I10096 - John Bell Hood
“No wonder the general says they talk of him as if he were a centipede. His leg is in everybody’s mouth.” wrote a woman in Richmond, VA
Following a recovery period in Georgia, disabled John Bell Hood spends four months in Richmond, Virginia, where he is the center of attention. His many well-wishers included President Jefferson Davis, who would assist Hood down the church steps after Sunday services.
Hood receives his injuries as a result of his bravery during battle. Hood permanently loses the use of his left arm leading a charge during the Battle of Gettysburg. Three months letter, a Minié ball shatters his leg while leading a charge over and beyond the Federal breastworks at Chickamauga. His leg is amputated four inches below the hip. Hood will spend the rest of his life as a disabled man.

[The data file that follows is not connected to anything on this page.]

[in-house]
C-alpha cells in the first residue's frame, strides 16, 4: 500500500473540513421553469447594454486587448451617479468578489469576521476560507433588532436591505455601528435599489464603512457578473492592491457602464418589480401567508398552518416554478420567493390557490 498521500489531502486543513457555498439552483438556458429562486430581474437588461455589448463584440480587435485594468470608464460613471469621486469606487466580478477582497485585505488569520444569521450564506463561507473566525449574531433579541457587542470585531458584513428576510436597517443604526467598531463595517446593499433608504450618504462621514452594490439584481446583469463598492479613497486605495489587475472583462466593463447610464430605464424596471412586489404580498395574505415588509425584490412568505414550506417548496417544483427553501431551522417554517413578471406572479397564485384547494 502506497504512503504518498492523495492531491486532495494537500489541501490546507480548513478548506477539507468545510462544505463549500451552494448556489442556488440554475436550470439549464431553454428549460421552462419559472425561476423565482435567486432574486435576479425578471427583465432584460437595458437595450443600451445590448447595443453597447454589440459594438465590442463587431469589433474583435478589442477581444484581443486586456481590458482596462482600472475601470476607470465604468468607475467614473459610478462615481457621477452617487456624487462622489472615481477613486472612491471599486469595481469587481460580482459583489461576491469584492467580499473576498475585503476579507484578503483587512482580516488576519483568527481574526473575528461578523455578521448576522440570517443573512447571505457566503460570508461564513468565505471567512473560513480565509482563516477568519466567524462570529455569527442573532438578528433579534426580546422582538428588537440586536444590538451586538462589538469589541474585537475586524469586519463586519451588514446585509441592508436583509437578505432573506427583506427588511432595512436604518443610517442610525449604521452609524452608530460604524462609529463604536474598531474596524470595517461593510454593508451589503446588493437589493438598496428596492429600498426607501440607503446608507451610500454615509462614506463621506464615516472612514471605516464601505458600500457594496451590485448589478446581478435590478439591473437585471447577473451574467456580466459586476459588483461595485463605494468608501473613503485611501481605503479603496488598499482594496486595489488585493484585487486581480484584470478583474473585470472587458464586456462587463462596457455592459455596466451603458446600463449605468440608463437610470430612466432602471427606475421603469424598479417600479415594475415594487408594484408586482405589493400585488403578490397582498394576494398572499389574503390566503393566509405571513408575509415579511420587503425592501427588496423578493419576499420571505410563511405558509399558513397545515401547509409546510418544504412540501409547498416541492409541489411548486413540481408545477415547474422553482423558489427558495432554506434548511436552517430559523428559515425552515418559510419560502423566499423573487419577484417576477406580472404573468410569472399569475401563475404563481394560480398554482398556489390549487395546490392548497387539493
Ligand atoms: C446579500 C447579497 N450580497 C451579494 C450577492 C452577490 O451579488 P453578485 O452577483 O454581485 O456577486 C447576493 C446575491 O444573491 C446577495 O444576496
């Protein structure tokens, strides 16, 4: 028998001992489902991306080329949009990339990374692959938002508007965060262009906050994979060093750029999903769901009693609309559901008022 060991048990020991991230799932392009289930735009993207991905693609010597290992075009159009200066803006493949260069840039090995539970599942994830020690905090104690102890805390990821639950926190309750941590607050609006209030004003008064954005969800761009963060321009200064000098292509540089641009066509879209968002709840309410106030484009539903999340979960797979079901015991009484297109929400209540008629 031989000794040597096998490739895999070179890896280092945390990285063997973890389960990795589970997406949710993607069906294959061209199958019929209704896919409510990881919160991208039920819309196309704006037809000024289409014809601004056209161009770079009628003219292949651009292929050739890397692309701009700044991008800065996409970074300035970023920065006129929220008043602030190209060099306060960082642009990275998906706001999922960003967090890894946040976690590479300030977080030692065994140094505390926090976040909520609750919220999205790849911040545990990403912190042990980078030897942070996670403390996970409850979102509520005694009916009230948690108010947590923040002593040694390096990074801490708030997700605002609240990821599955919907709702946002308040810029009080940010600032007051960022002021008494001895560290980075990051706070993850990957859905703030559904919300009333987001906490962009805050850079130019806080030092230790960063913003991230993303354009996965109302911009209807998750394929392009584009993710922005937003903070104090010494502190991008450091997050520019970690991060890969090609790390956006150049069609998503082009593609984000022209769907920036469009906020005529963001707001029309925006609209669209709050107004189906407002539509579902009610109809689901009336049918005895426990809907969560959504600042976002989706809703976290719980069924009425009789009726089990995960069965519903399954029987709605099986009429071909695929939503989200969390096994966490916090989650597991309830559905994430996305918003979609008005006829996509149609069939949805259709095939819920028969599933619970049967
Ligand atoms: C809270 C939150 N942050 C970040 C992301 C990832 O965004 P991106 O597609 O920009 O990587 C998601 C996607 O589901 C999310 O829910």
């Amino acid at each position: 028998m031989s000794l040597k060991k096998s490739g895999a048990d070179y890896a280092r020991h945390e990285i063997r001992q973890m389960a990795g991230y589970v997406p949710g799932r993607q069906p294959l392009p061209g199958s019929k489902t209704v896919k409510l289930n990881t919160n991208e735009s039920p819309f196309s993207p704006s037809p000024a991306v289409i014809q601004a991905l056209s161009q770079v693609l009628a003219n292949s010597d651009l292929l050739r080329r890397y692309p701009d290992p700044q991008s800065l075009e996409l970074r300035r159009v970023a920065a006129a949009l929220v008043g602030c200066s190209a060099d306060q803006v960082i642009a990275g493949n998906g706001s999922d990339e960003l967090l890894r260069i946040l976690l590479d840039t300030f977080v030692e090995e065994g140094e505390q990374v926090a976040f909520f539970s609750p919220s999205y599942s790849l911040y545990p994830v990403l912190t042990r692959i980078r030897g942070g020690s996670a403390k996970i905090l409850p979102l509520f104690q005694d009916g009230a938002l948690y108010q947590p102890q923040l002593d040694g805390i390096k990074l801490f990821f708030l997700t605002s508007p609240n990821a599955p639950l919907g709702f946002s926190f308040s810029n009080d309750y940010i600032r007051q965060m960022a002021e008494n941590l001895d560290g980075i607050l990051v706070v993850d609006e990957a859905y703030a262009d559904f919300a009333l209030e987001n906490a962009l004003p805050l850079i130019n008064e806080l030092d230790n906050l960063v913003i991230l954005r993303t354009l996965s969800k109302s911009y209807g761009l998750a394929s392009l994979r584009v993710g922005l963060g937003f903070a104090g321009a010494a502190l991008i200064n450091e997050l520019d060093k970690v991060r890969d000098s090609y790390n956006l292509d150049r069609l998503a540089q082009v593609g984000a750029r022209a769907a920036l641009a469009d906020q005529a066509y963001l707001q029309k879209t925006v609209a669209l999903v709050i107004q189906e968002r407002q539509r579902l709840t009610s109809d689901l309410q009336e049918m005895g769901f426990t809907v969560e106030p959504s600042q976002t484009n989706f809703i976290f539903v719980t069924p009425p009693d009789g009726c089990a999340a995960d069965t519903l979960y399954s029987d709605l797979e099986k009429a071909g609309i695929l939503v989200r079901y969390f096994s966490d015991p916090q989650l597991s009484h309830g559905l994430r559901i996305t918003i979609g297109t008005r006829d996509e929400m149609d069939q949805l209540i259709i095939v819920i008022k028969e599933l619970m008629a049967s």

Off the field, Hood is just as reckless. He bets $2,500 in a poker game "with nary a pair his hand".
In January of 1864, Hood rides a horse before a crowd of supporters for the first time since his amputation. One witness remarked, “He has body enough left to hold his soul.”
Hood recalled, “My restoration was so complete that I was enabled to keep in the saddle when on active duty, and, during the remainder of the war, never to require an ambulance either day or night.”
Hood's physical recovery prompts a return to the military. On July 17, 1864, Hood takes command of the Army of Tennessee, replacing General Johnson in Atlanta.
On January 13, 1865, Hood requests to be relieved of the command. Regrettably, the Army of Tennessee, was never able to recover from Hood's leadership.